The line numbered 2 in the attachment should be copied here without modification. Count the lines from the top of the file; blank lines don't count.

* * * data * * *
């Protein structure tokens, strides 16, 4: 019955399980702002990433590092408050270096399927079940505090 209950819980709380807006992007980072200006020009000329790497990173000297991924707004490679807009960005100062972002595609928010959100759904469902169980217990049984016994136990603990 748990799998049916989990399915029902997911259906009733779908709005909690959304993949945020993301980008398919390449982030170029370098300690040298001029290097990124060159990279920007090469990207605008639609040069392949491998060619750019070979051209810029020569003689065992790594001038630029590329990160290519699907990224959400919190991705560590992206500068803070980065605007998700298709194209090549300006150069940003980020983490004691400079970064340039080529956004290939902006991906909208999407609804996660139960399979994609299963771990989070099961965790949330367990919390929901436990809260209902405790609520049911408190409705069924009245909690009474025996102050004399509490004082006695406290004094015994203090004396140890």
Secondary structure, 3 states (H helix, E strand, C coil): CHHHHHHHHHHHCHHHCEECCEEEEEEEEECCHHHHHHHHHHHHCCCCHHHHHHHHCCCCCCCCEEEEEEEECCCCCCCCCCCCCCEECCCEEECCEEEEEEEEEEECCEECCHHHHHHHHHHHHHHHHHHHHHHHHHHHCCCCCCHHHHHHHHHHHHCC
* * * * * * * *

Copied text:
Secondary structure, 3 states (H helix, E strand, C coil): CHHHHHHHHHHHCHHHCEECCEEEEEEEEECCHHHHHHHHHHHHCCCCHHHHHHHHCCCCCCCCEEEEEEEECCCCCCCCCCCCCCEECCCEEECCEEEEEEEEEEECCEECCHHHHHHHHHHHHHHHHHHHHHHHHHHHCCCCCCHHHHHHHHHHHHCC